How does a Venetian tell American tourists from all the other kinds? Theyre the ones running around with a camera crew behind them, saying things like:
Does this bus go to Venice?
I say we walk.
Run, Chuck, run!
We got it, guys, we got it!
Anyone speak English?
Youre being ultracontrolling here.
This isnt a street. Its, like, not even a hallway.
And to think this is the city immortalized by the likes of William Shakespeare, Thomas Mann, Patricia Highsmith and Nicolas Roeg. Wheres that little red dwarf when you need him? (Hint: Dont Look Now.) Oh well, theyll be somewhere else in the next episode anyway.
Though not in Paris, because The Real World (MTV, Tuesdays, 10 p.m.) has already grabbed it. More Americans abroad! And here I was thinking everybody was staying home this year.
Since the cast members arent going after prize money but just hanging out, at least theres time on The Real World to get to know people. Plus theres only seven of them, rather than 24, which helps, and no one gets eliminated at the end of an episode. So in terms of attention span, by todays standards were practically in Antonioni territory.
Paris looks good in the series, as youd expect. A shot of the Metro here (hot black couple French-kissing by the escalator), a touch of the Seine there. They even drag out an accordion player. Okay, hes a Turk, but you didnt think the French still played accordions, did you? Theyre up to le Moog synthesizer now.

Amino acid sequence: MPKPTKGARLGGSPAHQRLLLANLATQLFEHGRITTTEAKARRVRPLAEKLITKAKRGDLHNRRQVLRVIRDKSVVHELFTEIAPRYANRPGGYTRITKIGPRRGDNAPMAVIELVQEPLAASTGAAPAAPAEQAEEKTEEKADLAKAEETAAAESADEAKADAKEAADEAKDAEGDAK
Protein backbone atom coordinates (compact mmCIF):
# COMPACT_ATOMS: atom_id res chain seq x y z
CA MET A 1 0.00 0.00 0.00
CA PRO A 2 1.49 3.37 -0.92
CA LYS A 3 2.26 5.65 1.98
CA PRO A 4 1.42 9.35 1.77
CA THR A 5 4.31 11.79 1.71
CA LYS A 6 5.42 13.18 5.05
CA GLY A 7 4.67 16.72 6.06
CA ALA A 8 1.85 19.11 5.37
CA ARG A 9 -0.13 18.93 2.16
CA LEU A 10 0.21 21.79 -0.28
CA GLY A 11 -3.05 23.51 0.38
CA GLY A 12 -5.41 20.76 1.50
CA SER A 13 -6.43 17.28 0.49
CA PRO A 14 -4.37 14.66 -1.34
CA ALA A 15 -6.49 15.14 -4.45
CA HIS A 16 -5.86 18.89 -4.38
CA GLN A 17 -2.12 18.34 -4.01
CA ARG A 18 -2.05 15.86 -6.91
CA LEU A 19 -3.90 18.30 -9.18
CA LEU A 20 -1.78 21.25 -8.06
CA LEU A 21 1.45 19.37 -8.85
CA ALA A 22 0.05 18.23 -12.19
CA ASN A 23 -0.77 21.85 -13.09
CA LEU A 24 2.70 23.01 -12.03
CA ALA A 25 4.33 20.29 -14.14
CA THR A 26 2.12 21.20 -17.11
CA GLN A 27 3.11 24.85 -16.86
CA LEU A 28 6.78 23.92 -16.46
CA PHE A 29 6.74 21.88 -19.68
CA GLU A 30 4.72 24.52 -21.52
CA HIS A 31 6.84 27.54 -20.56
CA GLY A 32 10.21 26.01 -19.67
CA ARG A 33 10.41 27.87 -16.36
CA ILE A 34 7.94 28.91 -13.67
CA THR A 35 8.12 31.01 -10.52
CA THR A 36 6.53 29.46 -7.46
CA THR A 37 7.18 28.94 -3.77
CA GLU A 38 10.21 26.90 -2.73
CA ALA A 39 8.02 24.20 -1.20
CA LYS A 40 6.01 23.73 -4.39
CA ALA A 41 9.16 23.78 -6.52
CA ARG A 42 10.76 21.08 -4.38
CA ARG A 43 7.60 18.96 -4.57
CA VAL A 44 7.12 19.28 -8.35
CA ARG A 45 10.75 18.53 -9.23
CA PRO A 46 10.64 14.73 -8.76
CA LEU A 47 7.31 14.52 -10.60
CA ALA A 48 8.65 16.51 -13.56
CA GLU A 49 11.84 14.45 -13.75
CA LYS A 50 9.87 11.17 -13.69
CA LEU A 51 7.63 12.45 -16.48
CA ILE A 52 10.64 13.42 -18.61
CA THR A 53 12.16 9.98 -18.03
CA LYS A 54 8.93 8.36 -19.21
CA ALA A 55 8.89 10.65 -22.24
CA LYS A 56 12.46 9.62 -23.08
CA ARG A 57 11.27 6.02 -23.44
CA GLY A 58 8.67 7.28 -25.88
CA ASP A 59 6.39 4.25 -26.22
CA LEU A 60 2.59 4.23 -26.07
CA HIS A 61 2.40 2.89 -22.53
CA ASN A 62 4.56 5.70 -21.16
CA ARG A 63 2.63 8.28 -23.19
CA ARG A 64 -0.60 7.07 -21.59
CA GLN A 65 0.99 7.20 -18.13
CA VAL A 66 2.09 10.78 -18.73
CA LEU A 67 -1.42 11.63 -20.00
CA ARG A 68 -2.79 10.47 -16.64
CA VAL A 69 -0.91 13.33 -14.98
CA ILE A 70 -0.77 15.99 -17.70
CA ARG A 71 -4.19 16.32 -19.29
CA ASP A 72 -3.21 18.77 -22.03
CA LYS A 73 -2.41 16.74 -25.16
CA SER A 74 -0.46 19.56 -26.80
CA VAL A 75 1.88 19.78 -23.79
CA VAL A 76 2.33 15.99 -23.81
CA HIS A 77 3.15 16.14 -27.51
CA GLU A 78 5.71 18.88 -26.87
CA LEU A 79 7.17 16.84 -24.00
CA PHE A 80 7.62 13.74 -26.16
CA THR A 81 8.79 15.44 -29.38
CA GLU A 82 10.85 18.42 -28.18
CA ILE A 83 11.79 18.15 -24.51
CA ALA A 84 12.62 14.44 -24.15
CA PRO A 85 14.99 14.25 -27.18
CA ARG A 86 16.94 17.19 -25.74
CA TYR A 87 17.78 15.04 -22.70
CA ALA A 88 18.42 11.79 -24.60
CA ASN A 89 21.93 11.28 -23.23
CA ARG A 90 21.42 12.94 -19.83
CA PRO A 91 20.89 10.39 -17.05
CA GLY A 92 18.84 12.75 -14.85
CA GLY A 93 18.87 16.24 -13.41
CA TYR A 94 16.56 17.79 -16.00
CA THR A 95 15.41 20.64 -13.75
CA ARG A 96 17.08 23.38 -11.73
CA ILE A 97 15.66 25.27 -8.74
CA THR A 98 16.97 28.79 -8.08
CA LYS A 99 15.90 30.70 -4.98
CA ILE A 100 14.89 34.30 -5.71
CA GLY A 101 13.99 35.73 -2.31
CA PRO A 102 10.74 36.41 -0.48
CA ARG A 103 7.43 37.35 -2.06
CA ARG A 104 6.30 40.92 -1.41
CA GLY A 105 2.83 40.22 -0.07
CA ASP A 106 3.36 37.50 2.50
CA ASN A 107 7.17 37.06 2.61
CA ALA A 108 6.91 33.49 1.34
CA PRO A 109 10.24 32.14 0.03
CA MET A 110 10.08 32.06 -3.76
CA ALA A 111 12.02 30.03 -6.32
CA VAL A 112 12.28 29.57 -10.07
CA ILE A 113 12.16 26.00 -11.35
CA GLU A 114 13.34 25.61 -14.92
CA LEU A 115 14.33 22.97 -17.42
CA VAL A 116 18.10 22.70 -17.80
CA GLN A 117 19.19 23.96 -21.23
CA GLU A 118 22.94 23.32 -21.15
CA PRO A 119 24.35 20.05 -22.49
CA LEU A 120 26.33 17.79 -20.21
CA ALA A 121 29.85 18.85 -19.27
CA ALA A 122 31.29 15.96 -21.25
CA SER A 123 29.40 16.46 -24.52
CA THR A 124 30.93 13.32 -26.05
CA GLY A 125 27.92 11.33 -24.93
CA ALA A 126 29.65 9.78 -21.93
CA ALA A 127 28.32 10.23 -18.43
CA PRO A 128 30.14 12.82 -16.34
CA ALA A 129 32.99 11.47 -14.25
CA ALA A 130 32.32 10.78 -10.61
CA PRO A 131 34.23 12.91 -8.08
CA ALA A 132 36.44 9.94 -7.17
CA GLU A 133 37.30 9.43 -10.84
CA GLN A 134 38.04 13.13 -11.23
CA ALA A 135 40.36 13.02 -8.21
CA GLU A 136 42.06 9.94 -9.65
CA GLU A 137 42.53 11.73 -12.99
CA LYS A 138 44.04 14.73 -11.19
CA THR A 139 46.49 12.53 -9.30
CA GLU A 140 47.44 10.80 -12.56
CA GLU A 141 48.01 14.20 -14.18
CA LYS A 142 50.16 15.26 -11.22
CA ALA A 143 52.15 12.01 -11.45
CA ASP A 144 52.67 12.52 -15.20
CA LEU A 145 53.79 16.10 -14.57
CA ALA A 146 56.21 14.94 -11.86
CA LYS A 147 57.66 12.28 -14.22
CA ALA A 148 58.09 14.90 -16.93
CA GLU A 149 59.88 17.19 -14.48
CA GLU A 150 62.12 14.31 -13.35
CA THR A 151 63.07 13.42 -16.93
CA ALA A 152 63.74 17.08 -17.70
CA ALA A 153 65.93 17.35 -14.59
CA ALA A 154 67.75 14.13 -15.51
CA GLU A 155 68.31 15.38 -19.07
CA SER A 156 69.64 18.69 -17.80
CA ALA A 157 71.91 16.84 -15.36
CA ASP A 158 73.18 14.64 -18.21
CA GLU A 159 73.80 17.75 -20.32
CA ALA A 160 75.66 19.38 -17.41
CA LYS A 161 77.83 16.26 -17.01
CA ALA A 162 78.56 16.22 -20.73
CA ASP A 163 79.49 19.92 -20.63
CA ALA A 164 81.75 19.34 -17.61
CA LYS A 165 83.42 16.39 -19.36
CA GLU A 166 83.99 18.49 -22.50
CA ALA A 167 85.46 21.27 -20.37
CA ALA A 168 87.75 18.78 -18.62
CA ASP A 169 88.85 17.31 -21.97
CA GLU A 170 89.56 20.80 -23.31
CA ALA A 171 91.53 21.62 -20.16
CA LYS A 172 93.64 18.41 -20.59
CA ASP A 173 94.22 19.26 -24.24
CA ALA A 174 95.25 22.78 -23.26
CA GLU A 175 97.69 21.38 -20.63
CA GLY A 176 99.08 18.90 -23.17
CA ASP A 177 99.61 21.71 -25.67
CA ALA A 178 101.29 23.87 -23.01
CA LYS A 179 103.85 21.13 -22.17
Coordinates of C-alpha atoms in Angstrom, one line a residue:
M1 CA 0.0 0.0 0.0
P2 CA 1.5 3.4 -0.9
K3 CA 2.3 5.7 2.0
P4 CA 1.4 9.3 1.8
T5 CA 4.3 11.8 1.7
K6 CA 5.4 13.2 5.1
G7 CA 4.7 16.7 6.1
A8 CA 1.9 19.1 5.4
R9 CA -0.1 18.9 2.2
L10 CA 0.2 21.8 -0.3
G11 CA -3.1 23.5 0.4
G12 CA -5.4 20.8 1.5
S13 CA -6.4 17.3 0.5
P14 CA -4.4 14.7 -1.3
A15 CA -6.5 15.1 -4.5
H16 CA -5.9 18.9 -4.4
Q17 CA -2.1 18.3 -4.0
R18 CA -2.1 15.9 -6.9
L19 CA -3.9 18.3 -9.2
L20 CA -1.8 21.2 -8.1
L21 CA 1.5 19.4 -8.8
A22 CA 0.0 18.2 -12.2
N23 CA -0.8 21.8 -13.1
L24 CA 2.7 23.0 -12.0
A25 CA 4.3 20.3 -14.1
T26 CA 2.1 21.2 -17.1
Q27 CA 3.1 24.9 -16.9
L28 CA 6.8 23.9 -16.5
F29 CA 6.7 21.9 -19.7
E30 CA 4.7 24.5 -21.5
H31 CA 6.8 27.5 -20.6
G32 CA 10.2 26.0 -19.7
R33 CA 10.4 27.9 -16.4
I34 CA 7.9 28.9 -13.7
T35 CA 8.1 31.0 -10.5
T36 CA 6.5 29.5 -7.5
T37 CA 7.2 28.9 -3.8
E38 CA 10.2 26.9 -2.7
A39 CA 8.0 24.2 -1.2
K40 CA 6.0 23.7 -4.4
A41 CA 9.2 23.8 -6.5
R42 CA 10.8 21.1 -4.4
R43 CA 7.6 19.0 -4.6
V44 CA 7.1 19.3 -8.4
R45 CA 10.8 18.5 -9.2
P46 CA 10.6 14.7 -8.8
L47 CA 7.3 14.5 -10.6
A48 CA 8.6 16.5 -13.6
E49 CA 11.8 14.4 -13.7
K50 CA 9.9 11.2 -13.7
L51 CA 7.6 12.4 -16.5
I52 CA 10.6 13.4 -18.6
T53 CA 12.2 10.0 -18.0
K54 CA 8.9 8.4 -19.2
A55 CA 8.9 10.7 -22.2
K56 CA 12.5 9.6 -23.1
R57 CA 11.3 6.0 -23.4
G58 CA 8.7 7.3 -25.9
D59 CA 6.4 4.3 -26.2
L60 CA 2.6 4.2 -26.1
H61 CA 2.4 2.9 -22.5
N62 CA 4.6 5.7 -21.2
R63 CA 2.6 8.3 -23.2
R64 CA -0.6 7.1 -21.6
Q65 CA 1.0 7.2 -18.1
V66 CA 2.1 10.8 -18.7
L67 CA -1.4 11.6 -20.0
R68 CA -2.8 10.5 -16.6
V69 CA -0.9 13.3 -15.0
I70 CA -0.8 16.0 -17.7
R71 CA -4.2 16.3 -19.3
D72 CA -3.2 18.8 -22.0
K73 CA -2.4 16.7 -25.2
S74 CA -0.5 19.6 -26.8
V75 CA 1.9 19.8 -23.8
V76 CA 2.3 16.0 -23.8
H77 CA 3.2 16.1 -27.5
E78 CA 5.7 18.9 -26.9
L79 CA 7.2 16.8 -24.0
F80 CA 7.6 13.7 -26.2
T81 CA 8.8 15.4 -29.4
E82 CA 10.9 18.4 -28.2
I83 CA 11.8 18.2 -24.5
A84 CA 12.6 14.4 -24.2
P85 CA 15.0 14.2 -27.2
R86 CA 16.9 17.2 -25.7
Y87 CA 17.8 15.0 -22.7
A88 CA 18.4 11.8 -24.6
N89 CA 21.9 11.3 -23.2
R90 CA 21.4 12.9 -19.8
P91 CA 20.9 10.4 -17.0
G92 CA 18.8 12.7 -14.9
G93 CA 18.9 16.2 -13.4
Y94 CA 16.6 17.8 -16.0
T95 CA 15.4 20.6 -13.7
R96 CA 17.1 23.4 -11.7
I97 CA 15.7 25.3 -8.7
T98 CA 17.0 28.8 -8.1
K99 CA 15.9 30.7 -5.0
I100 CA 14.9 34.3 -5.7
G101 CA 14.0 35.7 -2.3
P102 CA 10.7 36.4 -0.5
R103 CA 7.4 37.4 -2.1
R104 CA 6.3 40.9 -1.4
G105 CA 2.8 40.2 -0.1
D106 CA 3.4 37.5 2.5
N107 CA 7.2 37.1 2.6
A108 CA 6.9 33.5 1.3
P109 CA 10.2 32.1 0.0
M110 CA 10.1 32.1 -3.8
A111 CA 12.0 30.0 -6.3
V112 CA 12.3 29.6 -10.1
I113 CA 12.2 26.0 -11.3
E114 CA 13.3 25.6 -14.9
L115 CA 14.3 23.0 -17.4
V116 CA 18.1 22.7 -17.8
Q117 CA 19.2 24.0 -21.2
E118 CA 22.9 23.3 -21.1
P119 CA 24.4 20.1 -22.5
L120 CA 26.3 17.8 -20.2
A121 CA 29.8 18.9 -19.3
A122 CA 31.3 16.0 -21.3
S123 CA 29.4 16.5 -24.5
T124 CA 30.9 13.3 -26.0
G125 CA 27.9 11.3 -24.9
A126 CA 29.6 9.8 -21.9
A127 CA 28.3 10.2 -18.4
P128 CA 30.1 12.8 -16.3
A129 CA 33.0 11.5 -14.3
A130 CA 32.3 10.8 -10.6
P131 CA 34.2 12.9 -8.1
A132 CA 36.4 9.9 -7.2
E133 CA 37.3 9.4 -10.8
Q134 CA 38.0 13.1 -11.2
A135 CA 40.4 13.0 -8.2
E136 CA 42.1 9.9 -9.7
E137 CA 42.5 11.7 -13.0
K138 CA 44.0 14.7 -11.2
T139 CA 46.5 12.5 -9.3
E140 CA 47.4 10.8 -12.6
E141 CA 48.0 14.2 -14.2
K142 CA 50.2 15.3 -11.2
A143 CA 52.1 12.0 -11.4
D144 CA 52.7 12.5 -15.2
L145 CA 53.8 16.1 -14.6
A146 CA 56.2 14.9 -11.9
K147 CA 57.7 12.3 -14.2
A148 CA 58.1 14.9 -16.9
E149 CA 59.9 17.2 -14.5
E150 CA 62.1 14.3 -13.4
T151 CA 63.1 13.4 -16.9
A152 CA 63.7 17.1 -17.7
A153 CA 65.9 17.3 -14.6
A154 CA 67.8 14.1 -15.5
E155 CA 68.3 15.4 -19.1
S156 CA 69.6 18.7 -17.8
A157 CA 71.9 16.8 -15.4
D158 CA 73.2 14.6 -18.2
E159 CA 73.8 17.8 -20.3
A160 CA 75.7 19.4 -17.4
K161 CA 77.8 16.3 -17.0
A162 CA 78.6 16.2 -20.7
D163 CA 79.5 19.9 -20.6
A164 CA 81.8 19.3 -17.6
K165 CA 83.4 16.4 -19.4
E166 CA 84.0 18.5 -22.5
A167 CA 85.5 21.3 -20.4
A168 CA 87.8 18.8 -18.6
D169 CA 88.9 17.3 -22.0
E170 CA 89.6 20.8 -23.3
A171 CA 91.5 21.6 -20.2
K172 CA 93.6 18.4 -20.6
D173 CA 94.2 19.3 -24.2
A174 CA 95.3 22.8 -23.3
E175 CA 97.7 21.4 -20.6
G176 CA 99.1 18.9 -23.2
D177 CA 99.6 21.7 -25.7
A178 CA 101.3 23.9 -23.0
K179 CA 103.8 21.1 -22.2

There are three girls, three guys, and the joker in the pack, or sack Simon, whos gay, Irish and, at 18, the baby of the lot. Naturally, the girls spend a lot of time kissing and hugging him early on, while they decide who they really plan to spend time with, but one wonders how hell fare in the long term. Perhaps hell stun everyone by going straight and stealing away the pick of the female litter, 19-year-old Mallory from Chicago, who gave up a soccer scholarship to be on the show and has not, quote, had a relationship up to this point, unquote. But I doubt it. Hes spent way too much time plucking his eyebrows to turn back now.
Actually, most of the girls are in love with Ace, a hunky 24-year-old dude from Georgia. Ace is on the serious side, and the girls like that, but its driving Adam (from Beverly Hills) half out of his mind. Adams got the hots for Mallory, but Mallory doesnt care. Mallorys a mystery (but one someone will solve). In the meantime, while passions boil and tempers flare, bad boy Chris from Boston, who looks just a teensy-weensy bit like Elvis, is doing a nice job of biding his time and playing it cool. Without a shot being fired or a contestant eliminated, its almost what you might call suspenseful. Maybe the writers on Keen Eddie should tune in they might learn something.